Ancillary exhaust system structural design for turbines typically employs a separation of responsibilities between the design and installation functions. The design expectations must be implemented correctly during the installation phase to allow long-term serviceability and success of the turbine exhaust system.
This paper will explore a case study reviewing bolt tightening of duct structural angle and plate flange joints using compressible high temperature fiberglass gasket material, as well as design suggestions for metal-on-metal duct sliding support joints to structural steel. Improper design and operation can lead to failure, downtime, warranty cost and reduced design life of the exhaust system. It is not uncommon for field installation personnel to modify key system design requirements during the installation phase; typically out of habit, perceived best practice, missed installation instructions and/or misunderstanding the system behavior. In addition, maintenance recommendations are often overlooked.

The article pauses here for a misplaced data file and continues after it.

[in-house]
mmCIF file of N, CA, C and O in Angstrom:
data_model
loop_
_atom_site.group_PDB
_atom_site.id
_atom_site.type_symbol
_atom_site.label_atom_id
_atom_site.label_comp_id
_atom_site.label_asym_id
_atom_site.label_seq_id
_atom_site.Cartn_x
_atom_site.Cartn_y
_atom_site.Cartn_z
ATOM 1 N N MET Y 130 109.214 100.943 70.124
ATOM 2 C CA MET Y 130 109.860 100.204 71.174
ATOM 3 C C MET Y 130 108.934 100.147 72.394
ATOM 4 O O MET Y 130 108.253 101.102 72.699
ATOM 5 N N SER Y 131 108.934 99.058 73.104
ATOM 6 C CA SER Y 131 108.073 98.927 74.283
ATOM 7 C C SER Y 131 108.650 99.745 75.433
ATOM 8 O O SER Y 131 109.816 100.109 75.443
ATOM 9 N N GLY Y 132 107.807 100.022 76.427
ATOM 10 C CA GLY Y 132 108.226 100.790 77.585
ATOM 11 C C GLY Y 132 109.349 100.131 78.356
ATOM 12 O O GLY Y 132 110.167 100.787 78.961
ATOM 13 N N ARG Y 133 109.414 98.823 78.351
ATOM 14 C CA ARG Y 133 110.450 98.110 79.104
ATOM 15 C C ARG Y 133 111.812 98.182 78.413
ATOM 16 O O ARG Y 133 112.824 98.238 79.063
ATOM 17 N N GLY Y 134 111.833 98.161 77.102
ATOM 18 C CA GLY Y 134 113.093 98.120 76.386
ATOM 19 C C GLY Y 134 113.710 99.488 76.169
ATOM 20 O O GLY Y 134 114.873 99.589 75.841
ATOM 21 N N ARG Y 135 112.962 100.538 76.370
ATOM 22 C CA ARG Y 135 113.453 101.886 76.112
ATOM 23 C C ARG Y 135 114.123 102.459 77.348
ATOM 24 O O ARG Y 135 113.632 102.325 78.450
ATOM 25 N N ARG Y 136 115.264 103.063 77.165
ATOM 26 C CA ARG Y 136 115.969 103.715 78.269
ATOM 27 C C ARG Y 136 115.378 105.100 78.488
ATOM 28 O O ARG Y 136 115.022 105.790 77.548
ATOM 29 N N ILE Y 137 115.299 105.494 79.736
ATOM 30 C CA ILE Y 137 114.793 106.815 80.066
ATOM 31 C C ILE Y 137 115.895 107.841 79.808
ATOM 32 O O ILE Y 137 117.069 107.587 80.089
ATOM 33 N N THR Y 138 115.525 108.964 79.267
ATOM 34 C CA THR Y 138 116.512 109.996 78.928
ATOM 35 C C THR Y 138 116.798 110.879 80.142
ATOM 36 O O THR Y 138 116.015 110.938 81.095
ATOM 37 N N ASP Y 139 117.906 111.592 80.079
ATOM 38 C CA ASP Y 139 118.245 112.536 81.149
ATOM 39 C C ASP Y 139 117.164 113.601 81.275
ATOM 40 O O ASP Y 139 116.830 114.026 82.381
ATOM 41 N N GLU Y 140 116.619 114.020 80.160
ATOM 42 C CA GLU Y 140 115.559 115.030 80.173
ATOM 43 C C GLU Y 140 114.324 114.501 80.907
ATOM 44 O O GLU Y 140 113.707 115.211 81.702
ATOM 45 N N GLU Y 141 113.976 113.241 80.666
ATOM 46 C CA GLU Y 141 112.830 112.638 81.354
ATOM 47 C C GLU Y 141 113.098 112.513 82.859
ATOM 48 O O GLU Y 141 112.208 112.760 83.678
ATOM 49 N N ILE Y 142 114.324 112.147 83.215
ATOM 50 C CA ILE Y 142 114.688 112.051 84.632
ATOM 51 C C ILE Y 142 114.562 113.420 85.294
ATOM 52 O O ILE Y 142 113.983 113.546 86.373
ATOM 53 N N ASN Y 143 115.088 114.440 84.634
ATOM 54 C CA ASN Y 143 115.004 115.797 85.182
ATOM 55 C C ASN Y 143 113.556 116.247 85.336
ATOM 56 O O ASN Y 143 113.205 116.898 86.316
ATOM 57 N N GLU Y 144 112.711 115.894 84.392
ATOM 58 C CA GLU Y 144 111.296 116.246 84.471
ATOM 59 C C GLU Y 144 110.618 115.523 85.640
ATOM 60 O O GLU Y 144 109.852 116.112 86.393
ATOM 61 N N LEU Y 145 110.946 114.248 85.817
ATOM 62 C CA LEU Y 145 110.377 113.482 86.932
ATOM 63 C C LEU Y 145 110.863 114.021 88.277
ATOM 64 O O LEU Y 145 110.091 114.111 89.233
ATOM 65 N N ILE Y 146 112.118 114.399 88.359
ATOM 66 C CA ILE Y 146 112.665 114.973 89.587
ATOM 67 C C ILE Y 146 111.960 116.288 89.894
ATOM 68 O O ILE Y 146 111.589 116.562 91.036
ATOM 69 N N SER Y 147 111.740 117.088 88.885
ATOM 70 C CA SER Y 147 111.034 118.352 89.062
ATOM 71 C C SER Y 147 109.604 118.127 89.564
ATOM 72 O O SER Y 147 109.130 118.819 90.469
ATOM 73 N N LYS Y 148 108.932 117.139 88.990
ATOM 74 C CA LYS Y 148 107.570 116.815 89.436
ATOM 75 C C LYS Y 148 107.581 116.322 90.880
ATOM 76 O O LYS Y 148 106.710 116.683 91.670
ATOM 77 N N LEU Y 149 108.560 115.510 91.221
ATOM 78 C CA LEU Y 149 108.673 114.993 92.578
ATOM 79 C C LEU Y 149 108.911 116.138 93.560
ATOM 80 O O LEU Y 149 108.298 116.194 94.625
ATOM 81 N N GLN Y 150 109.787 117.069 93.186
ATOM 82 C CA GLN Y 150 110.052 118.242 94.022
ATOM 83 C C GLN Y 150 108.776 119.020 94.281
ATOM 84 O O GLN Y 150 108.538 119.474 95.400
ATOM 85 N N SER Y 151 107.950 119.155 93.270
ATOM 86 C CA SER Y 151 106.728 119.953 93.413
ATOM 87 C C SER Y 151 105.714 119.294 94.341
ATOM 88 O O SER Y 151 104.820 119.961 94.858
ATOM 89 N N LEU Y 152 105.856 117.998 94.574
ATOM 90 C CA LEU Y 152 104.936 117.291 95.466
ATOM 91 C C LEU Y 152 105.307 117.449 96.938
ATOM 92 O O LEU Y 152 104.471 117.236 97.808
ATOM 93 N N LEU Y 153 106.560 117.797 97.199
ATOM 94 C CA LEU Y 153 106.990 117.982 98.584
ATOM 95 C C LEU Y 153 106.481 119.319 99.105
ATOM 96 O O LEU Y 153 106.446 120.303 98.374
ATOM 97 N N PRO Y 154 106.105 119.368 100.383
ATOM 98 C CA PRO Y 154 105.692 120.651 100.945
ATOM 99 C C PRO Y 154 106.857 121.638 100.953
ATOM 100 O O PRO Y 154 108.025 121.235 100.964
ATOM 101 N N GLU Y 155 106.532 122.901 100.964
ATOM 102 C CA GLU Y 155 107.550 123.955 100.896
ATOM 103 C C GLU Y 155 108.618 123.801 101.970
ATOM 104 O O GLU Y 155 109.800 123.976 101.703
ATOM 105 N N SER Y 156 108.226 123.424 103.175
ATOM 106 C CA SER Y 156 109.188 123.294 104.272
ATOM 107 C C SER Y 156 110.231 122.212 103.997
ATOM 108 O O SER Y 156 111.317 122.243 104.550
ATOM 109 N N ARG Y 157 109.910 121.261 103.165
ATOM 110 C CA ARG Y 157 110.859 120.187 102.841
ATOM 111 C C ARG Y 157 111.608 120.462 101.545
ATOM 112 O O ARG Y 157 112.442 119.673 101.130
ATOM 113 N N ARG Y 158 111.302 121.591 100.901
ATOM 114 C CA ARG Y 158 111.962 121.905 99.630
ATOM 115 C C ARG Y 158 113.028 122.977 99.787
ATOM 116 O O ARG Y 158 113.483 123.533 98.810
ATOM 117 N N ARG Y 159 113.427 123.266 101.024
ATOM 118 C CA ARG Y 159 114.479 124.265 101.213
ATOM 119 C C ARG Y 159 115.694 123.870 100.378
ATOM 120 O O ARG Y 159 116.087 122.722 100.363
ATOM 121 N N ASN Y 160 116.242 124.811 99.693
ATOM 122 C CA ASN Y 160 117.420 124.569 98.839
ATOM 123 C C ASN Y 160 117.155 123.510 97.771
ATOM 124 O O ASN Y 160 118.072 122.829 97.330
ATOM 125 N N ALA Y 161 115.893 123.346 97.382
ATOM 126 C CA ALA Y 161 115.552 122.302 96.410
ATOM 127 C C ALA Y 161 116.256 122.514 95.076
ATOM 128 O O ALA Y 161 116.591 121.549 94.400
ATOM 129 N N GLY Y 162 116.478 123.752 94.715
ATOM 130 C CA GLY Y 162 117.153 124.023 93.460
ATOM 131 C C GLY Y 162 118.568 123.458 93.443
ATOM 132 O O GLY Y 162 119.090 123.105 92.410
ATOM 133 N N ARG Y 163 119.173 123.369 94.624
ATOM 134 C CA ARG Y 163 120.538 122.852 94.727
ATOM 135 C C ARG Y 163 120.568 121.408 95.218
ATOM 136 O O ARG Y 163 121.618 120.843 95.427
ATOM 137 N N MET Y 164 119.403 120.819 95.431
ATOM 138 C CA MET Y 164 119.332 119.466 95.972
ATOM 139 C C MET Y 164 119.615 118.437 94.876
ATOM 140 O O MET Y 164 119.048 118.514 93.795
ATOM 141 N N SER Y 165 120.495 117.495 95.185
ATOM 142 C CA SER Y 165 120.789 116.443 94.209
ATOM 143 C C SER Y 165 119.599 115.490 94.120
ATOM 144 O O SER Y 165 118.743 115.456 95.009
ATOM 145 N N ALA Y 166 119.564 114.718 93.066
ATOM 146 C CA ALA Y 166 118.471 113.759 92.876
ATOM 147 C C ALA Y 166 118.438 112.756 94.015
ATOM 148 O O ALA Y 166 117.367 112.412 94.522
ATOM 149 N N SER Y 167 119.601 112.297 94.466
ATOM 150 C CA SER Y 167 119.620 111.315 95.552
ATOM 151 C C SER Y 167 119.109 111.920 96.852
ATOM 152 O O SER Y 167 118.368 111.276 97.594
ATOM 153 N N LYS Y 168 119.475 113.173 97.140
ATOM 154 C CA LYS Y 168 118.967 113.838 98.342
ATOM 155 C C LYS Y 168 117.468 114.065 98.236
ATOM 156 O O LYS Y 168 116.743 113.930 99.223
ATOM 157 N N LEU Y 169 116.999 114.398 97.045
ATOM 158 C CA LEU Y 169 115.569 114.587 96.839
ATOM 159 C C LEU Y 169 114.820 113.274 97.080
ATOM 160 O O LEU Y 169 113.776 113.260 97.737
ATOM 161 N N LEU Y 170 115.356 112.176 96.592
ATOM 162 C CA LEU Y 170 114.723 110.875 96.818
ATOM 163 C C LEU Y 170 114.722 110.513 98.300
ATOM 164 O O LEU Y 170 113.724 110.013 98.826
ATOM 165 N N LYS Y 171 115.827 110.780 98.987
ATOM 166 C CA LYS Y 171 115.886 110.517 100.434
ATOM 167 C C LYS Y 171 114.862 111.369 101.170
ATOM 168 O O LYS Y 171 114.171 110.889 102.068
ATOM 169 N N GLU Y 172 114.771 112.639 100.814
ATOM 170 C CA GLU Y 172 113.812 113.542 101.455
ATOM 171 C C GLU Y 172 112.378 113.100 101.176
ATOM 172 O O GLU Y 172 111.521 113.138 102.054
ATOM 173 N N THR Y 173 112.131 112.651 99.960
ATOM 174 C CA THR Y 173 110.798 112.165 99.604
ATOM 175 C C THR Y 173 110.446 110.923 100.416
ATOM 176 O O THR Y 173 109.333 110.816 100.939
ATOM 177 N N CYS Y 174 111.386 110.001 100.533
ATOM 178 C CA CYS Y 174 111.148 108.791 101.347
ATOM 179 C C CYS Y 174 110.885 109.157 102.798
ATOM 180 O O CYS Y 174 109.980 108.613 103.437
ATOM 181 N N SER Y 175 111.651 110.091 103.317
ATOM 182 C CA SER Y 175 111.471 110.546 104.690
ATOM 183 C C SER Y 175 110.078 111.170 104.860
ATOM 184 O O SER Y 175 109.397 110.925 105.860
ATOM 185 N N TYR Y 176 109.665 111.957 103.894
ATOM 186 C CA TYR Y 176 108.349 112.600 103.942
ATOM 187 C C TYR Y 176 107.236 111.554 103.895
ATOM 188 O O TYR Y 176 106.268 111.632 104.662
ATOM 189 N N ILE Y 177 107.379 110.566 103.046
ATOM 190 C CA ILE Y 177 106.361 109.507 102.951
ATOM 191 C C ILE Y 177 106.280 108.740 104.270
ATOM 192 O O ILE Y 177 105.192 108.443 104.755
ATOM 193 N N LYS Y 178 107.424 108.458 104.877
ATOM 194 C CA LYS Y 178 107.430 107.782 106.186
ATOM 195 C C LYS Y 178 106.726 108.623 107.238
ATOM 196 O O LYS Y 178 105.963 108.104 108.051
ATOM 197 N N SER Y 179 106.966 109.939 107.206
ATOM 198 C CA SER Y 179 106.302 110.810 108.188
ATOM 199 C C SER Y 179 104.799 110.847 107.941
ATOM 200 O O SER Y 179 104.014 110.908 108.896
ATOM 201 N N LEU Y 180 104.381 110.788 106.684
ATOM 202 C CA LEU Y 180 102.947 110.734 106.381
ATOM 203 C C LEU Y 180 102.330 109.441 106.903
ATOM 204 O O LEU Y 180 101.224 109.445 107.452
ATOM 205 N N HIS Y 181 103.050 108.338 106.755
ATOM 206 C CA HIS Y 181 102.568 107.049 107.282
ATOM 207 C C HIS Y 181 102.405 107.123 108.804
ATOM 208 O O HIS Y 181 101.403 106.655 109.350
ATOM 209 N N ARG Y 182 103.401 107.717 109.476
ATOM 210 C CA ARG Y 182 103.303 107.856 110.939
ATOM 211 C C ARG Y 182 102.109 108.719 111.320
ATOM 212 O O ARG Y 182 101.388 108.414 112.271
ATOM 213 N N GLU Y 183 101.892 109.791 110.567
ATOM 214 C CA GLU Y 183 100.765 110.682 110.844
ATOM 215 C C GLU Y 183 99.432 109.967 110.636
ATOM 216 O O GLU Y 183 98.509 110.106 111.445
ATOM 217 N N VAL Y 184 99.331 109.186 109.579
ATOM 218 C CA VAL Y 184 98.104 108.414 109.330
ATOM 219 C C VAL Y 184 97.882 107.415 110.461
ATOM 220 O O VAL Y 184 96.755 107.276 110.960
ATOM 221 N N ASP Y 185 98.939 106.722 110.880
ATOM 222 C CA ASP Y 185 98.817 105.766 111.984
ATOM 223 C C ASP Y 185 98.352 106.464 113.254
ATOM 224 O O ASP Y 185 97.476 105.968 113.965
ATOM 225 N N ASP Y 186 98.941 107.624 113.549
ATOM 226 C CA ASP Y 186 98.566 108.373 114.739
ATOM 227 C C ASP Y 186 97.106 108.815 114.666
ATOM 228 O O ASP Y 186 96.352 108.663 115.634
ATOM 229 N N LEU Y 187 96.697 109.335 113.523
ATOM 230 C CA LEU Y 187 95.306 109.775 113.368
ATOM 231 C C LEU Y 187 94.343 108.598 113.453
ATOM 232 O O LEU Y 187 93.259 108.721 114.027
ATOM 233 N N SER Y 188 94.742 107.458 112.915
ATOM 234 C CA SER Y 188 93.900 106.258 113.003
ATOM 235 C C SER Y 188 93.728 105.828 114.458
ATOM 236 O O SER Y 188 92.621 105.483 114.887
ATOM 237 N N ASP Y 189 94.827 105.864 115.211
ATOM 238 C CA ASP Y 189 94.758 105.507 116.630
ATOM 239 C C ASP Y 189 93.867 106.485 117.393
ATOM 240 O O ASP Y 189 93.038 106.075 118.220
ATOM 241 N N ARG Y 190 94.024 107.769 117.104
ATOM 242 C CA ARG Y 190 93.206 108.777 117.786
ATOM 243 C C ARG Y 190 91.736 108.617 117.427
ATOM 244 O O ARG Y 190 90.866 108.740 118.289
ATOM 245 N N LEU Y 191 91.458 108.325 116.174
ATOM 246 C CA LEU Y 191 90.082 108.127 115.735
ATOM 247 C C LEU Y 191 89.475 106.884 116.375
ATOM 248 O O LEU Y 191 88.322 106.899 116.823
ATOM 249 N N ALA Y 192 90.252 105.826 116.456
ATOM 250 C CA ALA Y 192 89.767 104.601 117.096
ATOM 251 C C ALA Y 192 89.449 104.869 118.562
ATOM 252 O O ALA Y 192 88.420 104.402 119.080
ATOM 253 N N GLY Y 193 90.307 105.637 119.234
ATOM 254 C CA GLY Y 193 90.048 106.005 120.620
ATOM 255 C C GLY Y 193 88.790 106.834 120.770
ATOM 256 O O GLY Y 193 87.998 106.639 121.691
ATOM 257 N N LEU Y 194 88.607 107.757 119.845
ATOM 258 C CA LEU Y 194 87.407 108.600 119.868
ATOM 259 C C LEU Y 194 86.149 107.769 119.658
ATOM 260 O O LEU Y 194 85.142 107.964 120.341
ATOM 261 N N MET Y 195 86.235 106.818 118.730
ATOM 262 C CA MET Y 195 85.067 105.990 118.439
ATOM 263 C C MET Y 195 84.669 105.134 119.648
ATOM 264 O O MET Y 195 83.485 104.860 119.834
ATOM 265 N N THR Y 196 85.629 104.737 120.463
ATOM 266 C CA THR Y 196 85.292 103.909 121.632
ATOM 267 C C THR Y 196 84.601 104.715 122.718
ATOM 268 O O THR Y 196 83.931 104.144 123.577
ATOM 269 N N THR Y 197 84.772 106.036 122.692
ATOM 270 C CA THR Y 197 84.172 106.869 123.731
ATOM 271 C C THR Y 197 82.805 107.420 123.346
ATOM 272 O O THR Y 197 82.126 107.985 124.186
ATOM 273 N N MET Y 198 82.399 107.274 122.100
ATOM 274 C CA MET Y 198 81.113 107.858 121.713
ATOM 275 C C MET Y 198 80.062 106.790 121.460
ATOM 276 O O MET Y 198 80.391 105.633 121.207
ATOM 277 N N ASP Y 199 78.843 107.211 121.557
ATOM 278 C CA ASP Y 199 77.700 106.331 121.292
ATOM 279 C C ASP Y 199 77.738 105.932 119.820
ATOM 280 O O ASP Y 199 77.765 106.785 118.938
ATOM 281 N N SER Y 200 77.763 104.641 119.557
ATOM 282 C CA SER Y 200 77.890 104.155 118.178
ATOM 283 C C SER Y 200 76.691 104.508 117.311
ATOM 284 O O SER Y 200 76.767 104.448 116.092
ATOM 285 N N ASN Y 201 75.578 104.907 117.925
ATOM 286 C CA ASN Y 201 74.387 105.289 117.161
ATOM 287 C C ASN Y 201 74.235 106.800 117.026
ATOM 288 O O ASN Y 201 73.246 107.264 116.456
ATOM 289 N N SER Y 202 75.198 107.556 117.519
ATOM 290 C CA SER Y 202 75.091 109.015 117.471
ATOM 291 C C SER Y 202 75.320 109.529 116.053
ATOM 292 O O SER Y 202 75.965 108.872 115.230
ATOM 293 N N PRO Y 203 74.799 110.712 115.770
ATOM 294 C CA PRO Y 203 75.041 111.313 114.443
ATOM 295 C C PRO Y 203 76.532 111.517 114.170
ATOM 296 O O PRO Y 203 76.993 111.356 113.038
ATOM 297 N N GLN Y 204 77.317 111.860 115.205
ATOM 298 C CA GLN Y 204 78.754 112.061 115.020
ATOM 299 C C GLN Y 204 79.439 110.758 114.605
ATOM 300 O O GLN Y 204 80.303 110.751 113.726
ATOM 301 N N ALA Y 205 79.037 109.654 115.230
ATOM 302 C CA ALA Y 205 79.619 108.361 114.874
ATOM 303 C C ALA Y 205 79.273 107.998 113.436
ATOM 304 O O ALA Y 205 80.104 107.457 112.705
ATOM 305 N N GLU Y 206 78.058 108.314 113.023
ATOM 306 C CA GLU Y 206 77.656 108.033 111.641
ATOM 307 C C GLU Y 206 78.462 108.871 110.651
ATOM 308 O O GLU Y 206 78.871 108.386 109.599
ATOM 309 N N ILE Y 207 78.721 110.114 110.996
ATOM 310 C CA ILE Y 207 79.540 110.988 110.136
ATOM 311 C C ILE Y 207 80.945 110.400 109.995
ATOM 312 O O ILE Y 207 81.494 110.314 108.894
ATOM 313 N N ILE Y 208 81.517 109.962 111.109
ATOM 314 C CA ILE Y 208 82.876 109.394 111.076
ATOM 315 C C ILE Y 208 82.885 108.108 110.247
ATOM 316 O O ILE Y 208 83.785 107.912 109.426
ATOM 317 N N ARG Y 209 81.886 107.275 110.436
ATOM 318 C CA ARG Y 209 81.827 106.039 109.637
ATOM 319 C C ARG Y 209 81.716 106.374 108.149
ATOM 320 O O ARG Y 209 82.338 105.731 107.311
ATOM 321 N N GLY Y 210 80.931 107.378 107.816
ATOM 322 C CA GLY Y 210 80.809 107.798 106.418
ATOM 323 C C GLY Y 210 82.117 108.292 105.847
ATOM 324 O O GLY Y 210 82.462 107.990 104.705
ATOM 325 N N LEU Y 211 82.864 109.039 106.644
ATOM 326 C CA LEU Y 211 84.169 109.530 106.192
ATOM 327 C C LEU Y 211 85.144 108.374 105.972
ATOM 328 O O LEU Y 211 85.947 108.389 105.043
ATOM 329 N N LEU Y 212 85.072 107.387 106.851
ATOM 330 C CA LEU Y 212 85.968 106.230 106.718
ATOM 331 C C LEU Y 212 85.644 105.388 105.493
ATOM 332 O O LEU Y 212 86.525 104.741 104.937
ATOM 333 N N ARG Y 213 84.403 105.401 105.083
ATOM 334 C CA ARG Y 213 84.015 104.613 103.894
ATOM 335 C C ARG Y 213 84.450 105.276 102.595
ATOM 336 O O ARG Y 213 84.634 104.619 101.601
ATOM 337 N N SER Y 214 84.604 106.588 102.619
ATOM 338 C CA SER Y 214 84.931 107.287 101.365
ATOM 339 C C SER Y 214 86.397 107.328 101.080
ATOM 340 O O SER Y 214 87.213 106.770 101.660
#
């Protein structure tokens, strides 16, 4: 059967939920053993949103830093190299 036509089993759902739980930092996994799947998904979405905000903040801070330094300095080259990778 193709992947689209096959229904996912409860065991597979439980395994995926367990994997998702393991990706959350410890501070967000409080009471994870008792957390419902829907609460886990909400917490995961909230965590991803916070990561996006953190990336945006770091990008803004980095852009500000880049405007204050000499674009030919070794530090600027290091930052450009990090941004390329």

Literature provides extensive background for bolting of stationary metal-to-metal plate joints, rigid gaskets and pressure vessel joints. There is a gap with respect to structural angle and plate flange joint bolt tensioning using compressible fiberglass gaskets at low pressures and high temperatures. Much of the industry standard tightening philosophy is useful, but has not been extensively studied and written about with respect to flanges under high exhaust temperatures or for sliding joints exposed to thermal expansion.
This paper summarizes current industry practice, presents relevant test data and a case study, analyzes the effects of high thermal stresses, and recommends a tightening procedure for typical field applications of flange joints using high temperature gaskets, and the design of metal-to-metal sliding support joints.